Moore´s Law - a dictum of the electronics industry that says the number of transistors that fit on a computer chip will double every 18 months - may soon face some fundamental roadblocks. Most researchers think there´ll eventually be a limit to how many transistors they can cram on a chip. But even if Moore´s Law could continue to spawn ever-tinier chips, small electronic devices are plagued by a big problem: energy loss, or dissipation, as signals pass from one transistor to the next. Line up all the tiny wires that connect the transistors in a Pentium chip, and the total length would stretch almost a mile. A lot of useful energy is lost as heat as electrons travel that distance.
Theoretical physicists at Stanford and the University of Tokyo think they´ve found a way to solve the dissipation problem by manipulating a neglected property of the electron - its "spin", or orientation, typically described by its quantum state as "up" or "down."
They report their findings in the Aug. 7 issue of Science Express, an online version of Science magazine. Electronics relies on Ohms Law, which says application of a voltage to many materials results in the creation of a current. That´ because electrons transmit their charge through the materials. But Ohm´s Law also describes the inevitable conversion of electric energy into heat when electrons encounter resistance as they pass through materials.
Dawn Levy | EurekAlert!
Ultrathin device harvests electricity from human motion
24.07.2017 | Vanderbilt University
Stanford researchers develop a new type of soft, growing robot
21.07.2017 | Stanford University
Strong light-matter coupling in these semiconducting tubes may hold the key to electrically pumped lasers
Light-matter quasi-particles can be generated electrically in semiconducting carbon nanotubes. Material scientists and physicists from Heidelberg University...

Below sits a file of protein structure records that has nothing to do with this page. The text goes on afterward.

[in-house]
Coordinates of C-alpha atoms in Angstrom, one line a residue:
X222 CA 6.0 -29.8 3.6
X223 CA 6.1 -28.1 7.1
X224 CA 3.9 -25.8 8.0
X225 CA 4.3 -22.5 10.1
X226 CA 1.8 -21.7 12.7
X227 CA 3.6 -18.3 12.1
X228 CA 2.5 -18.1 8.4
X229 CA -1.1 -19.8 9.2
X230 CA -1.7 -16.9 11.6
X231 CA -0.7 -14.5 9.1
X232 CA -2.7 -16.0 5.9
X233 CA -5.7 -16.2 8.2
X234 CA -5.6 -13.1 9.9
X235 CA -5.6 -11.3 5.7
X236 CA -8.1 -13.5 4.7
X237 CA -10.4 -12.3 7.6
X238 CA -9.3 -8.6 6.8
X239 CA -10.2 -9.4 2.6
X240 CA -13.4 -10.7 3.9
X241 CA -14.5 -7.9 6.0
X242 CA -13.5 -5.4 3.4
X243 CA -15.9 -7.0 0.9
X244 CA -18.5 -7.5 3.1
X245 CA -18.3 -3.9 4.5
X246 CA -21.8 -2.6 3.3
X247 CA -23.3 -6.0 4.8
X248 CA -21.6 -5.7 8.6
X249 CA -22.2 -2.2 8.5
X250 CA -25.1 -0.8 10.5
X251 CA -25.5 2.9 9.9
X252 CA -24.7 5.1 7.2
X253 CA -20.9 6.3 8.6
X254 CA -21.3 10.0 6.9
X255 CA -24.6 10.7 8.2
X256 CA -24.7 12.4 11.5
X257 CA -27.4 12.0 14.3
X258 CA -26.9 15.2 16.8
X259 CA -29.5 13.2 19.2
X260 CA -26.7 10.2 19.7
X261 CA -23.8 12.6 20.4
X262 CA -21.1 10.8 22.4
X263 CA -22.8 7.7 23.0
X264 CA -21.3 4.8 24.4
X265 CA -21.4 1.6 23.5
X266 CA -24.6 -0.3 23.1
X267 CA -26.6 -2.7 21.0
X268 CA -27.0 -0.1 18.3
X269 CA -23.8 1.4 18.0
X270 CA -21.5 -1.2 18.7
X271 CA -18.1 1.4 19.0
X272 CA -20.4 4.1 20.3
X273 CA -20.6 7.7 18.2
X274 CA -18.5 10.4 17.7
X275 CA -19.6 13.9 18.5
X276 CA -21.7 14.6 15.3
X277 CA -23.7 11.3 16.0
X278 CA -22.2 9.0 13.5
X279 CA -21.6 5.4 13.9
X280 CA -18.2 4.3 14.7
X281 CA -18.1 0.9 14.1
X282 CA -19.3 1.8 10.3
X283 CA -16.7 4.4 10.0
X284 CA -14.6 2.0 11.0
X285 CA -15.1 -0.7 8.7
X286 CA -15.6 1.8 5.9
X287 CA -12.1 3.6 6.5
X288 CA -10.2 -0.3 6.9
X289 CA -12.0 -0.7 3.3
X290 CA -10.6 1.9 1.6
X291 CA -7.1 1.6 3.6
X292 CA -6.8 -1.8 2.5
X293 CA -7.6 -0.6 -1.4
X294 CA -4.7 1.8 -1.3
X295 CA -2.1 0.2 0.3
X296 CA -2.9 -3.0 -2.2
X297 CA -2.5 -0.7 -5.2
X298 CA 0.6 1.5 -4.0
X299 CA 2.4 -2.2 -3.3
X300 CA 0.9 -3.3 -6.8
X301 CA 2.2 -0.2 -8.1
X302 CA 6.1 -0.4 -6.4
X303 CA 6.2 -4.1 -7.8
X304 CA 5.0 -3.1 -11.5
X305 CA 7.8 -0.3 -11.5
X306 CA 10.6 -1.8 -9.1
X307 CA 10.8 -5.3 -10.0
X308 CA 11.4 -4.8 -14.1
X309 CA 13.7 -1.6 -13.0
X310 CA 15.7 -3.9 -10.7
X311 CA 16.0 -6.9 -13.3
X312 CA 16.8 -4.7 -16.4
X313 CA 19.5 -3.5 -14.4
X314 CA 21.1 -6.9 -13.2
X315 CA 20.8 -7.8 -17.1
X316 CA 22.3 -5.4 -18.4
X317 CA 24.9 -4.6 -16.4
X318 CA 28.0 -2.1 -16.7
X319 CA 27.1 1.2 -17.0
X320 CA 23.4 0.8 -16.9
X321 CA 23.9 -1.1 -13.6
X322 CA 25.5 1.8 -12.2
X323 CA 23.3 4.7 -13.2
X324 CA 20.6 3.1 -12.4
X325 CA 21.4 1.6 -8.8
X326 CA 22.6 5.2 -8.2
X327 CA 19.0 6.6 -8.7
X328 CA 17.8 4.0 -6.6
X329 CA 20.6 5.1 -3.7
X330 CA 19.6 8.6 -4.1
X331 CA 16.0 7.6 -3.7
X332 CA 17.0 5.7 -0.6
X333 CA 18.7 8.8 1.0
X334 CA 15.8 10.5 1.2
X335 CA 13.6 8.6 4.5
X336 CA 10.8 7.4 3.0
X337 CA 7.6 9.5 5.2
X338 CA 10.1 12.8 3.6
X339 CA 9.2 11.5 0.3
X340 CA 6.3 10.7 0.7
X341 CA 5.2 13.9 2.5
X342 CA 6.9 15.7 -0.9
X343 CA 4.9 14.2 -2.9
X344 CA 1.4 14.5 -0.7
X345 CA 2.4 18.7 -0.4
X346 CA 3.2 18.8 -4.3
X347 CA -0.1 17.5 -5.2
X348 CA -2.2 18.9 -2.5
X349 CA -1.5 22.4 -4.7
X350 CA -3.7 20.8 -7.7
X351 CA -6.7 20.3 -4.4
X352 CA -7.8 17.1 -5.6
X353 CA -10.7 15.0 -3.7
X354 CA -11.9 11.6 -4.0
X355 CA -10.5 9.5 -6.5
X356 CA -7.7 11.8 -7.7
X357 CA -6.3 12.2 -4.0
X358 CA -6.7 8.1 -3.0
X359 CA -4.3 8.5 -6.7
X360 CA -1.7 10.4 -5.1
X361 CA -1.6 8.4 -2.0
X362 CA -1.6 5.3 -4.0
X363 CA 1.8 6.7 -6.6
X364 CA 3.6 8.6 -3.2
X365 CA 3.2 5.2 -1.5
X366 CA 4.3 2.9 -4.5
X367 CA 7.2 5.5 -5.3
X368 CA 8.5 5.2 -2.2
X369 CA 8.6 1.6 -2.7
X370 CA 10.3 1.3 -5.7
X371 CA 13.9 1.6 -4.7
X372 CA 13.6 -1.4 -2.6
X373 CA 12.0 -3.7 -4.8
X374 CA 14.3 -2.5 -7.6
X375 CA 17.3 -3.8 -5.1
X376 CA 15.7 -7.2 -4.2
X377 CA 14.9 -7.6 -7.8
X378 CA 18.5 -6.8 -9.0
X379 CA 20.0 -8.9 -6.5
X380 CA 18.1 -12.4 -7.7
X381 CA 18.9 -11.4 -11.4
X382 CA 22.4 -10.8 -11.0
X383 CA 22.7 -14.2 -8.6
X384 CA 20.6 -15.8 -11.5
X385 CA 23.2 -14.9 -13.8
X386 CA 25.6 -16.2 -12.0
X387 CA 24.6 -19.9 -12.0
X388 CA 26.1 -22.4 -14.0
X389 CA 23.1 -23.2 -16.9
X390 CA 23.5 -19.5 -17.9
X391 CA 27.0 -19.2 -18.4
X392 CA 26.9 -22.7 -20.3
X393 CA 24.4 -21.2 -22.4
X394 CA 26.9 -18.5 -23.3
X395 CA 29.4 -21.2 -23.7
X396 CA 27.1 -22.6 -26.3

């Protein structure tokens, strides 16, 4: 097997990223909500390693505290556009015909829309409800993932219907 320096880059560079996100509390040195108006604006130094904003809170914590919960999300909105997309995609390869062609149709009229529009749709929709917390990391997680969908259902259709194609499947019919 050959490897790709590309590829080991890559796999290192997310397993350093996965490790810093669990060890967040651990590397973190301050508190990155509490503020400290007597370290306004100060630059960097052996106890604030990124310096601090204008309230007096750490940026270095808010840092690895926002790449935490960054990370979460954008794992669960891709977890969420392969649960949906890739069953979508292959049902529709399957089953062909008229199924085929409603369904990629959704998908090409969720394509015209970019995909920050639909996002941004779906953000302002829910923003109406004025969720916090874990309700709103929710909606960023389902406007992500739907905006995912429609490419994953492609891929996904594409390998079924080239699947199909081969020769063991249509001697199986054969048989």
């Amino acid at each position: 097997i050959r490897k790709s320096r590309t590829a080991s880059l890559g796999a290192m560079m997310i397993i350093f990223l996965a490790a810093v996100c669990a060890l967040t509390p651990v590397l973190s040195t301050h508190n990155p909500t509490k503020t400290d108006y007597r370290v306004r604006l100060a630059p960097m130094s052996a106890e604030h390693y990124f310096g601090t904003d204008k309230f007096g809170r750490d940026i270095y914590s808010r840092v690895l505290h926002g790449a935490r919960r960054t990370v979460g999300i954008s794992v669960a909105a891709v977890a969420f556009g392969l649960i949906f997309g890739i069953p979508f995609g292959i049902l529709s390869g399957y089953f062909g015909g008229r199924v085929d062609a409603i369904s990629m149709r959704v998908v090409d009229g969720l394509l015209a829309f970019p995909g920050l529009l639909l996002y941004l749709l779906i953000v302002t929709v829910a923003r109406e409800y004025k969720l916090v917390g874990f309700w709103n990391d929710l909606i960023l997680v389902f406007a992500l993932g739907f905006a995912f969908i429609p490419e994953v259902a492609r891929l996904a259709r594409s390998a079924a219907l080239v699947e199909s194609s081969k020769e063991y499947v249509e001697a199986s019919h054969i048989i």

Fraunhofer IPA has developed a proximity sensor made from silicone and carbon nanotubes (CNT) which detects objects and determines their position. The materials and printing process used mean that the sensor is extremely flexible, economical and can be used for large surfaces. Industry and research partners can use and further develop this innovation straight away.
At first glance, the proximity sensor appears to be nothing special: a thin, elastic layer of silicone onto which black square surfaces are printed, but these...
3-D shape acquisition using water displacement as the shape sensor for the reconstruction of complex objects
A global team of computer scientists and engineers have developed an innovative technique that more completely reconstructs challenging 3D objects. An ancient...
Physicists have developed a new technique that uses electrical voltages to control the electron spin on a chip. The newly-developed method provides protection from spin decay, meaning that the contained information can be maintained and transmitted over comparatively large distances, as has been demonstrated by a team from the University of Basel’s Department of Physics and the Swiss Nanoscience Institute. The results have been published in Physical Review X.
For several years, researchers have been trying to use the spin of an electron to store and transmit information. The spin of each electron is always coupled...
What is the mass of a proton? Scientists from Germany and Japan successfully did an important step towards the most exact knowledge of this fundamental constant. By means of precision measurements on a single proton, they could improve the precision by a factor of three and also correct the existing value.
To determine the mass of a single proton still more accurate – a group of physicists led by Klaus Blaum and Sven Sturm of the Max Planck Institute for Nuclear...
21.07.2017 | Event News
19.07.2017 | Event News
12.07.2017 | Event News
25.07.2017 | Physics and Astronomy
25.07.2017 | Earth Sciences
25.07.2017 | Life Sciences